In any case, the September Six are now the September Four, as two of these scholars have rejoined the Church in full fellowship. They continue to function as both scholars and faithful members of the Church.
A few months before the September Six, Boyd K. Packer made the following comment regarding the three “enemies” of the Church:
“The dangers I speak of come from the gay-lesbian movement, the feminist movement (both of which are relatively new), and the ever- present challenge from the so-called scholars or intellectuals.”
You’re insinuating that Elder Packer ordered these excommunications, but there is no evidence that this is true, despite 22 years of innuendo to that effect. Even if Elder Packer was engaged in a systematic crackdown on Mormon scholars, you’d think that he’d have more than six excommunications to his credit over the course over 22 years.
The spying and monitoring arm of the Church.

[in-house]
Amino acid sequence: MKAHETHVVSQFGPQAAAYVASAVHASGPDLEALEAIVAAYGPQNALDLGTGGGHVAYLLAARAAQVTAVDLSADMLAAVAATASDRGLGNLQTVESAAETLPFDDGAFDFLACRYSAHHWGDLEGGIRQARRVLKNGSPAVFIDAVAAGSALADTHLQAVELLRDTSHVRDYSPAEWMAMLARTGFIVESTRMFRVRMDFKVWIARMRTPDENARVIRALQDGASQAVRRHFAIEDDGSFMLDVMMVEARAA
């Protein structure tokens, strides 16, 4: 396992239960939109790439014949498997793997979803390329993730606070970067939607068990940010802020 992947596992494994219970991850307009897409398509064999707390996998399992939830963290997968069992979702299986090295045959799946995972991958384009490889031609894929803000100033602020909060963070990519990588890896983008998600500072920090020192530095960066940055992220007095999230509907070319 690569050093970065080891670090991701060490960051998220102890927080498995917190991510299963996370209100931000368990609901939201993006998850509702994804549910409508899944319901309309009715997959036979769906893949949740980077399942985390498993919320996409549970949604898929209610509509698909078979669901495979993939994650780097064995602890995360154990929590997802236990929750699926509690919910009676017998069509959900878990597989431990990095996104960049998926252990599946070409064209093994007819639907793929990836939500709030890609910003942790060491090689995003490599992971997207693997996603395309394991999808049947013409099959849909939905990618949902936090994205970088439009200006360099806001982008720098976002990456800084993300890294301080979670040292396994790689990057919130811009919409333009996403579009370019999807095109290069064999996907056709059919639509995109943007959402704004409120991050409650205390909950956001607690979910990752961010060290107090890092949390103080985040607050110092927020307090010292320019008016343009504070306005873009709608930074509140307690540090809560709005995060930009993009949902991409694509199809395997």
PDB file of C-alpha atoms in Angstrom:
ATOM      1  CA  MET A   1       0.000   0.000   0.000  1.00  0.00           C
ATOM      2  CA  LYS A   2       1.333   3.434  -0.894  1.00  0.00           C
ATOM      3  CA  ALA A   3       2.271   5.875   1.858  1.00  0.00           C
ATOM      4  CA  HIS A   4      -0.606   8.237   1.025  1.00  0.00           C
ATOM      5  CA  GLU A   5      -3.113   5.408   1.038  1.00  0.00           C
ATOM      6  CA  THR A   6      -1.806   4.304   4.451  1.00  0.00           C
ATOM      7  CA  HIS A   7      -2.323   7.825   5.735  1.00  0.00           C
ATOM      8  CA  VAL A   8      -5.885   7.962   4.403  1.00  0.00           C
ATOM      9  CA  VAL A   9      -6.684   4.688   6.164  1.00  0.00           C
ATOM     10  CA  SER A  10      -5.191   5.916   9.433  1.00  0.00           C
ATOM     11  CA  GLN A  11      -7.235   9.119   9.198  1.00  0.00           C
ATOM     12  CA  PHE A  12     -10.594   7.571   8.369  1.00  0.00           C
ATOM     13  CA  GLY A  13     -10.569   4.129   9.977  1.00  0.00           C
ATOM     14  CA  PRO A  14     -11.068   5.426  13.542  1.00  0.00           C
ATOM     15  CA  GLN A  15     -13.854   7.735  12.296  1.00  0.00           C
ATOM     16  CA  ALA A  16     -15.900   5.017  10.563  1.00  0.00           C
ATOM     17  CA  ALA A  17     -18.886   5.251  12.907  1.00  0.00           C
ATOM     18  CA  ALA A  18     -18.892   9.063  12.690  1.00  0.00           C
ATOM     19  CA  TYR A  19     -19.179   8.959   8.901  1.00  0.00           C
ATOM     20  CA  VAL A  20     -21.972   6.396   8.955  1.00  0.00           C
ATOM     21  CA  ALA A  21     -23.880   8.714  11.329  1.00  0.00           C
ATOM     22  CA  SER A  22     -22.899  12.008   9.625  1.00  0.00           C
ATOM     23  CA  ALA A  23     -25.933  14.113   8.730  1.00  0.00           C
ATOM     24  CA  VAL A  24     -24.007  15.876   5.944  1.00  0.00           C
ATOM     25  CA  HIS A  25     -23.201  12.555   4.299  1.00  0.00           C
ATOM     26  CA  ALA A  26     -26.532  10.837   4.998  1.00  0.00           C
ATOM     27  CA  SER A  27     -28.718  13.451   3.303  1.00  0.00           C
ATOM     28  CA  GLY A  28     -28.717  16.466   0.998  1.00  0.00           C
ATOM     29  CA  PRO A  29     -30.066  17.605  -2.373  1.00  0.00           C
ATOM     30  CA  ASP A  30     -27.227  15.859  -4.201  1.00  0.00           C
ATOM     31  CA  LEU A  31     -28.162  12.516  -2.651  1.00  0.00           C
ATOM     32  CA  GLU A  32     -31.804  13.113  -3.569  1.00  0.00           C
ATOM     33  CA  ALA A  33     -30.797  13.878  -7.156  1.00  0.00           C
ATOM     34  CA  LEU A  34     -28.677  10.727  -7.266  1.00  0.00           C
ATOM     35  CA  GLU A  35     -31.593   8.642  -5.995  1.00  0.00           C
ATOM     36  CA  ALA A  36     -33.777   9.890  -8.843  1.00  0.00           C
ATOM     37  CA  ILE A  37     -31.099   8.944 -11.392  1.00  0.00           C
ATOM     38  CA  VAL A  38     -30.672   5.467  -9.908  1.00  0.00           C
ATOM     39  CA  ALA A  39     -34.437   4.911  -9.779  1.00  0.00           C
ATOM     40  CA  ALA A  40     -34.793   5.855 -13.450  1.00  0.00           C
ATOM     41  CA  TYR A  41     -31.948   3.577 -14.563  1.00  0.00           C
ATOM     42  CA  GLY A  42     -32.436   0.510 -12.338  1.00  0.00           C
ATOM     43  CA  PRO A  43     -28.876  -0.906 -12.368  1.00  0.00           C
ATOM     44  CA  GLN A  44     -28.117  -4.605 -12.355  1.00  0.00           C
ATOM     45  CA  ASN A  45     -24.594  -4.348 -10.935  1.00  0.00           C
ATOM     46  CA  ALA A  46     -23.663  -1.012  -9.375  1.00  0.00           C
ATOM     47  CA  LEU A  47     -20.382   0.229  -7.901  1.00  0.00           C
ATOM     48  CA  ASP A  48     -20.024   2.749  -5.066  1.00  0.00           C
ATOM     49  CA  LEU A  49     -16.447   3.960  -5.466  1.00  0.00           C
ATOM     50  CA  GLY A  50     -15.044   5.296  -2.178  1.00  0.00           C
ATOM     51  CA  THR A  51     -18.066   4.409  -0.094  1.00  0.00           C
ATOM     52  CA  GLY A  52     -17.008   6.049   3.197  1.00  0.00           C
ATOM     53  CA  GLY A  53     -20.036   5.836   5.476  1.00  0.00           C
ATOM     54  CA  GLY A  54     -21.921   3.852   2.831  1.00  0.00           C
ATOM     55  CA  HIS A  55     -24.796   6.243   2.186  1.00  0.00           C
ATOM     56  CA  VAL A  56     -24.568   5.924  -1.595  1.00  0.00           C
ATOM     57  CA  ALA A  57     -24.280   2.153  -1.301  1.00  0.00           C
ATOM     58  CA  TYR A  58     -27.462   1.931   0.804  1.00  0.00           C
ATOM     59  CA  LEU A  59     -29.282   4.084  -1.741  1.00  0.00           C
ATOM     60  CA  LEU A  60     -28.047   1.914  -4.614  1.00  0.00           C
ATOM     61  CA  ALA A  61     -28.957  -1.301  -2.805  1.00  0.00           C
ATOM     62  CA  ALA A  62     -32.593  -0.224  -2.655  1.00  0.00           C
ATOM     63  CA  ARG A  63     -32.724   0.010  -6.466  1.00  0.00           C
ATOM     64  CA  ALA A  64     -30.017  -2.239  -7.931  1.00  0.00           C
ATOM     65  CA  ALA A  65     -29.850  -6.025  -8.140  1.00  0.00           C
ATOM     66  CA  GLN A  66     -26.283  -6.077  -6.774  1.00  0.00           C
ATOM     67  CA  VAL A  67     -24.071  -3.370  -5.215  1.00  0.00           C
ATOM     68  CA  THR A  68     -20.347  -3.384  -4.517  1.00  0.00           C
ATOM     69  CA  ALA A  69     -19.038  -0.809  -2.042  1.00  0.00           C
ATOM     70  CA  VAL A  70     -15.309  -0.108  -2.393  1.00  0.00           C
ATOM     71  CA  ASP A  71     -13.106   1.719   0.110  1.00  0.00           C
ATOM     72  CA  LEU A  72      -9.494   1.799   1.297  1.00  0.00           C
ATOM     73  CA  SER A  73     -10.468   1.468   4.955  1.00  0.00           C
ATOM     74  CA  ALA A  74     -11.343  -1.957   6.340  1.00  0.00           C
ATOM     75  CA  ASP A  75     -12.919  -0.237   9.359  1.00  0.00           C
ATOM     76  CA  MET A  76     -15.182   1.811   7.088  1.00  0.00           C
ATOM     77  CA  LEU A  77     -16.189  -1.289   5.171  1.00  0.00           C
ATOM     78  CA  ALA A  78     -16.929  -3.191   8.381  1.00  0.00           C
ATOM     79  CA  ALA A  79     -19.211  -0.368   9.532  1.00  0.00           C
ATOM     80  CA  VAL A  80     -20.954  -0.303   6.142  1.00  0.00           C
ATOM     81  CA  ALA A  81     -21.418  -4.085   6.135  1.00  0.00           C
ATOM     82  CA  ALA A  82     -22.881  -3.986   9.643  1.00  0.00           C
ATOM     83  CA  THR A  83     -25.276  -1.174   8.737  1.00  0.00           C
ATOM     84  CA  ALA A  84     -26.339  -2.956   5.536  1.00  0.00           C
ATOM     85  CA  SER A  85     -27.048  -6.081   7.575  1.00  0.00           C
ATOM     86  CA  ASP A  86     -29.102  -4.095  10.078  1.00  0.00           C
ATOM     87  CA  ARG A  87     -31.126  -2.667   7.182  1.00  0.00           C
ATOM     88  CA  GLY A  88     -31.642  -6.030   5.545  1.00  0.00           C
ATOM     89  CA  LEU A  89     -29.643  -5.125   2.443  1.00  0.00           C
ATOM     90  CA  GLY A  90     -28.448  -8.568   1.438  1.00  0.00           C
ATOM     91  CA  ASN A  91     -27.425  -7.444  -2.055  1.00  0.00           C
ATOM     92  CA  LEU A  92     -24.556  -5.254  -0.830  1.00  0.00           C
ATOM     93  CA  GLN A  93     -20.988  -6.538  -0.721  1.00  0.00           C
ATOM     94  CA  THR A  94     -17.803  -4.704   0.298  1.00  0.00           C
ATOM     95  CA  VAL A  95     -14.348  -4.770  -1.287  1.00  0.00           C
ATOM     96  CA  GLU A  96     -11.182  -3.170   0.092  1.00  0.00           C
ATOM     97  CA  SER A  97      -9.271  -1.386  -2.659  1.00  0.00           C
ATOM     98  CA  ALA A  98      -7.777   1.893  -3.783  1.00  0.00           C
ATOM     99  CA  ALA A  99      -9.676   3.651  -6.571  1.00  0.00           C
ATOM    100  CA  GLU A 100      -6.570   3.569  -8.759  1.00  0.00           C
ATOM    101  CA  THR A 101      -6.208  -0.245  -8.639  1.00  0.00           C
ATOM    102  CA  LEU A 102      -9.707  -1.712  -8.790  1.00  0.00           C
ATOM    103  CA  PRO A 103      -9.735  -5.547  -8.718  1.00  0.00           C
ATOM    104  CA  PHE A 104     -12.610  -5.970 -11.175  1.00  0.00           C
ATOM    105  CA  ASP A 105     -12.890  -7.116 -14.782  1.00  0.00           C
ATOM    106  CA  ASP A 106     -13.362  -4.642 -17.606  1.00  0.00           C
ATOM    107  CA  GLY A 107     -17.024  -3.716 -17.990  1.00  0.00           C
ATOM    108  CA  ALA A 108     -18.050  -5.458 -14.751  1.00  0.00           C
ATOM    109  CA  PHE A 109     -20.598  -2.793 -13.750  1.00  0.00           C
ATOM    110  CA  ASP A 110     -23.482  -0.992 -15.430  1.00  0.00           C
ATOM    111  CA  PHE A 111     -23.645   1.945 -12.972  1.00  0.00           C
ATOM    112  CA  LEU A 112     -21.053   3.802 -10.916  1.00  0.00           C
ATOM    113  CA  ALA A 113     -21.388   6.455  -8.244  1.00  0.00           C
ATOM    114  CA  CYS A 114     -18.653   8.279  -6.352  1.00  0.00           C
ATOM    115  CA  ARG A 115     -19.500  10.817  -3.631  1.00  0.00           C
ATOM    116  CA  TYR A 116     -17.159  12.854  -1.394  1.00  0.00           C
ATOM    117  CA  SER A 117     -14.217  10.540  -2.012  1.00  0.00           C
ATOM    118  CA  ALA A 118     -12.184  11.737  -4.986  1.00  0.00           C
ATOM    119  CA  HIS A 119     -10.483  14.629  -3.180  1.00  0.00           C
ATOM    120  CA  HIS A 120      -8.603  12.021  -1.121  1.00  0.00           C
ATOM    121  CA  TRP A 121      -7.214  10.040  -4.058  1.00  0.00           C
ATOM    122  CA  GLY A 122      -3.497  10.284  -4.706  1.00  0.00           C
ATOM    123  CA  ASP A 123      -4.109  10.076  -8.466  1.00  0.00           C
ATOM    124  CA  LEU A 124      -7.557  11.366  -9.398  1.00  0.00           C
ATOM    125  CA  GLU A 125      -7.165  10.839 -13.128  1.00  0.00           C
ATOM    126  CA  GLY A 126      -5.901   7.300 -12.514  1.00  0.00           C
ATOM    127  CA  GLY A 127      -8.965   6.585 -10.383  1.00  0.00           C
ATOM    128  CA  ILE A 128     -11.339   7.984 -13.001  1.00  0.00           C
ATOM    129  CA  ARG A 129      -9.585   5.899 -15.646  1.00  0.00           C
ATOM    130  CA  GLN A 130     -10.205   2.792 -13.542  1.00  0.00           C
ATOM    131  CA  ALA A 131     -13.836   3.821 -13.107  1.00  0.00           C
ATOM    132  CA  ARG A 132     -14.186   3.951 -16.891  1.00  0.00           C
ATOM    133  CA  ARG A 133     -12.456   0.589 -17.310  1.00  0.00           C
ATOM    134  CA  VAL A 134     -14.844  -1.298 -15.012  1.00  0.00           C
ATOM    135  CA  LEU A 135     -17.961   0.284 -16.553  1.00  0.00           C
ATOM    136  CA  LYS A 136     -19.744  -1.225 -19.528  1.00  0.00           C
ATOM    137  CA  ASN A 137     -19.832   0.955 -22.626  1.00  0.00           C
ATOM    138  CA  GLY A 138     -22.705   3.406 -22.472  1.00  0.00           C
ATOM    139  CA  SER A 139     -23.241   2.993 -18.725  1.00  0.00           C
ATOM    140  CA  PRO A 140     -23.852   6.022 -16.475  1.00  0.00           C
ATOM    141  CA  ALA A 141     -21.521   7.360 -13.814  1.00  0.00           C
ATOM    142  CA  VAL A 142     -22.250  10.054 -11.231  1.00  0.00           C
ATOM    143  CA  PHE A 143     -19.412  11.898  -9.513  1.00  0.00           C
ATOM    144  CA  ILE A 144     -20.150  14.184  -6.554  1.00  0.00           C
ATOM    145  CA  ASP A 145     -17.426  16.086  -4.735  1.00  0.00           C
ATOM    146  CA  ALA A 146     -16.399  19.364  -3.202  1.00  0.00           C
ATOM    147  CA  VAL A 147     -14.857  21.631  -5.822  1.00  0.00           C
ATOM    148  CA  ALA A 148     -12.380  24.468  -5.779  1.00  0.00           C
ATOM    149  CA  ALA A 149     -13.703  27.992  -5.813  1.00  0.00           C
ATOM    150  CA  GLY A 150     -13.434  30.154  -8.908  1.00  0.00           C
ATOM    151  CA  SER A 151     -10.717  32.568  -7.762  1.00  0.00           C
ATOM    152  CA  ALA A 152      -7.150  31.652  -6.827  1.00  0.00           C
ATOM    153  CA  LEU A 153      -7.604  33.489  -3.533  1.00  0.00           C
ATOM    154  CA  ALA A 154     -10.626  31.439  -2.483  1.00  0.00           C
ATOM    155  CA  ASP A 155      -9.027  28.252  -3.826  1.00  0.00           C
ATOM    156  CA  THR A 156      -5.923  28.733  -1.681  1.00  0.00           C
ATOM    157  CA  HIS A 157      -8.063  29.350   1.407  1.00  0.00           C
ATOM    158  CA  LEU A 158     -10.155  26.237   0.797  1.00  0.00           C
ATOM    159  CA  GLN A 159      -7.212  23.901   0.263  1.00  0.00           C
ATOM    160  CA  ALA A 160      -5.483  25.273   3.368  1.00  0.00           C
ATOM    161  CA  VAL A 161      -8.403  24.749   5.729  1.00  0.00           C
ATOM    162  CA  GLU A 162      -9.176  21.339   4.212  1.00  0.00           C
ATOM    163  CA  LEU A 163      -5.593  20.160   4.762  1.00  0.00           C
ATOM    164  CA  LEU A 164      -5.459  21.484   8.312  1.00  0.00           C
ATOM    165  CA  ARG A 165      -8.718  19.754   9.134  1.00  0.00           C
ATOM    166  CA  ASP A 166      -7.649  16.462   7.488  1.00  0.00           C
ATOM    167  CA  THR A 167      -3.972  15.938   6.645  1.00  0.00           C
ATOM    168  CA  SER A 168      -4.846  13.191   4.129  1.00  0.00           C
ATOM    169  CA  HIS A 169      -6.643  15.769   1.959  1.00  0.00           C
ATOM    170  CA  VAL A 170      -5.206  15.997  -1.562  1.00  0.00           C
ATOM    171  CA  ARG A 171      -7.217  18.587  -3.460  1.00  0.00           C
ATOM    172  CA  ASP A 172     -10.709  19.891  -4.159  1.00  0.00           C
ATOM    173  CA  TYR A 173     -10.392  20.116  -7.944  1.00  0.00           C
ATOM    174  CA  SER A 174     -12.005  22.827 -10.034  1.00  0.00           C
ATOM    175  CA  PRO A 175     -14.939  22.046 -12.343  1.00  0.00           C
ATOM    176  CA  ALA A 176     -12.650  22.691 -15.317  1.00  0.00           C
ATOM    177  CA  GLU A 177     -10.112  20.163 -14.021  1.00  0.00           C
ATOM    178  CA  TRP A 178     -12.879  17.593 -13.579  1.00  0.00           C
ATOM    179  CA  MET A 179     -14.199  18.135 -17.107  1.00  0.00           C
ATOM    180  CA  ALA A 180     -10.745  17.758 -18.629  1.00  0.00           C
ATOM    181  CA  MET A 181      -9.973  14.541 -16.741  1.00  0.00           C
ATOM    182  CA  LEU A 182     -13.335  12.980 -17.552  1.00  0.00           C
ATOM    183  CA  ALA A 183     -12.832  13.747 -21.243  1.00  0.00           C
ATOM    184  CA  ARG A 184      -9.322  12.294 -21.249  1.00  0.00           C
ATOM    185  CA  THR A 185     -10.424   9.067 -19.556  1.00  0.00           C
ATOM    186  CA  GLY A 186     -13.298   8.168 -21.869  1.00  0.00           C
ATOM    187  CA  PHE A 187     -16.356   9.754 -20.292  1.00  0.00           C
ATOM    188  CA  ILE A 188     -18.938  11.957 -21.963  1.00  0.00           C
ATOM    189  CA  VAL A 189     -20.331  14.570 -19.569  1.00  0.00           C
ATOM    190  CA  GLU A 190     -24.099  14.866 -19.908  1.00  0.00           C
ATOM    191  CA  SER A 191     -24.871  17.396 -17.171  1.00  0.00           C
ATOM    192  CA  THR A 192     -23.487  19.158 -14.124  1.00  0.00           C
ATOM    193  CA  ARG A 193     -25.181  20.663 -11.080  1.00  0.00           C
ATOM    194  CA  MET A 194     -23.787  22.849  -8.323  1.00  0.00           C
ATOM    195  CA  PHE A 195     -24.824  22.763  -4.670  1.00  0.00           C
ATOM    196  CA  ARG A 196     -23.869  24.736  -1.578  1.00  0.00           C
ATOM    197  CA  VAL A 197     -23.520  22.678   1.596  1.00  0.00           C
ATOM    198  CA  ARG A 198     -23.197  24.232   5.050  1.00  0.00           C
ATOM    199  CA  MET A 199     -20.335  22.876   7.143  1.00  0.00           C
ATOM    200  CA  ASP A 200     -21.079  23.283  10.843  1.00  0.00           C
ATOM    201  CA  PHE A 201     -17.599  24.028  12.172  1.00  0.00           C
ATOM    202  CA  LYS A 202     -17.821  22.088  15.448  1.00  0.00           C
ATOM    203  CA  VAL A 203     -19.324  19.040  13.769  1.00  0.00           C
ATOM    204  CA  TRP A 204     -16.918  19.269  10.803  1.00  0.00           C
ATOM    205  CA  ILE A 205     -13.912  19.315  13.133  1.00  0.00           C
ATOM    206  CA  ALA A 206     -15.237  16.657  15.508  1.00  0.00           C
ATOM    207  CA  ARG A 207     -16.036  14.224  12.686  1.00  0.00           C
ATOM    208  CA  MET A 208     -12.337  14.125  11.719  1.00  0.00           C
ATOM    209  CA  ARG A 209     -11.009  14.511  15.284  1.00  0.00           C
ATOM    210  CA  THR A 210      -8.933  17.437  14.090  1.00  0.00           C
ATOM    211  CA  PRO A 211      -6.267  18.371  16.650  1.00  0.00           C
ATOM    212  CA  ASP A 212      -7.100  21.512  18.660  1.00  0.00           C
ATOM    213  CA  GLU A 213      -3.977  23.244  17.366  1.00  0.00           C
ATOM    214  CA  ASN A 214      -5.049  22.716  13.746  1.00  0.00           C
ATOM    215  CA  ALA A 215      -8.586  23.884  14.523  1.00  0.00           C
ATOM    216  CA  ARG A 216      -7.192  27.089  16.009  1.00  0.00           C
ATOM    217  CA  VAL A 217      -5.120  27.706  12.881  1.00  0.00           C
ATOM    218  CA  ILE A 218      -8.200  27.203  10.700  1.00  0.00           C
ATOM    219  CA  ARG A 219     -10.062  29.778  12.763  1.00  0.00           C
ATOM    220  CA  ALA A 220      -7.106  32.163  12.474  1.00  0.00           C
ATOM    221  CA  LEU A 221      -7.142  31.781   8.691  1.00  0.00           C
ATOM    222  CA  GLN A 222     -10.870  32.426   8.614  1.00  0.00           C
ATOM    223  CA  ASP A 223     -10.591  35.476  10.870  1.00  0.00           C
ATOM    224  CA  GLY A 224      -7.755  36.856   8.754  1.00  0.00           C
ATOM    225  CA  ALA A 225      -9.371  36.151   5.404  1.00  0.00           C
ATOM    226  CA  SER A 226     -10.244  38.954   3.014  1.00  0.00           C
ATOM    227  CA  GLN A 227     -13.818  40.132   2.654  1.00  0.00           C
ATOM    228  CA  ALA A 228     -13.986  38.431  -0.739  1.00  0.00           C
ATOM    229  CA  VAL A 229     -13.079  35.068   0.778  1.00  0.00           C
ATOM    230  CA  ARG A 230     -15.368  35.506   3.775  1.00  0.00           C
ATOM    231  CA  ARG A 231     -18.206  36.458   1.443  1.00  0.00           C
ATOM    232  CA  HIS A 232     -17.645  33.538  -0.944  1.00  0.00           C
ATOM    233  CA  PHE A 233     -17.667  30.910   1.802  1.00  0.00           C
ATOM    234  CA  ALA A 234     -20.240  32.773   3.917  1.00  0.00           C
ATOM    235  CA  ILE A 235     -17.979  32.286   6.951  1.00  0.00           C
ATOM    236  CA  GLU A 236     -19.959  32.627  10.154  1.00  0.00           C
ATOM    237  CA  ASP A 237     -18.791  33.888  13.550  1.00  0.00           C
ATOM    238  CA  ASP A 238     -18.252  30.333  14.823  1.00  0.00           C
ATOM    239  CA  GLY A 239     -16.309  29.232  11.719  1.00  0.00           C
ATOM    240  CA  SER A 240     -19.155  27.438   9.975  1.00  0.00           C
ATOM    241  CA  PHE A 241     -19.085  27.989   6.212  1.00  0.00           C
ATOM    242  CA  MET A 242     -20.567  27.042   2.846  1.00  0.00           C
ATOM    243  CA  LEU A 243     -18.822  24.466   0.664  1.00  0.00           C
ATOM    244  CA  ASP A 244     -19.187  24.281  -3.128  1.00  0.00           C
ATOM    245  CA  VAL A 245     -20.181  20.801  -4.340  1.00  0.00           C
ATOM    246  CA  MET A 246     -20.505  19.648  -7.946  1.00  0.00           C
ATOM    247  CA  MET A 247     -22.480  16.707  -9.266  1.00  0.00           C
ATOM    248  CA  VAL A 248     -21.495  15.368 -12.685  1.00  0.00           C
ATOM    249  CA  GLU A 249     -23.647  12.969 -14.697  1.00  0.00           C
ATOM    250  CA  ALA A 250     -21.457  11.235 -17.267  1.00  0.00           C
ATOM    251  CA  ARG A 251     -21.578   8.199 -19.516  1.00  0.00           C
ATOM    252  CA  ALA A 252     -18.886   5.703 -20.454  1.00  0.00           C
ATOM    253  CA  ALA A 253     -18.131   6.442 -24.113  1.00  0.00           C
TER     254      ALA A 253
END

That’s rather melodramatic.
It is secretive
Indeed! So secretive that the First Presidency issued a public statement affirming its existence and purpose in the Church News in 1992.
Here’s the statement.
First Presidency statement cites scriptural mandate for Church committee
Generally, The Church of Jesus Christ of Latter-day Saints does not respond to criticism levied against its work. But in light of extensive publicity recently given to false accusations of so-called secret Church committees and files, the First Presidency has issued the following statement: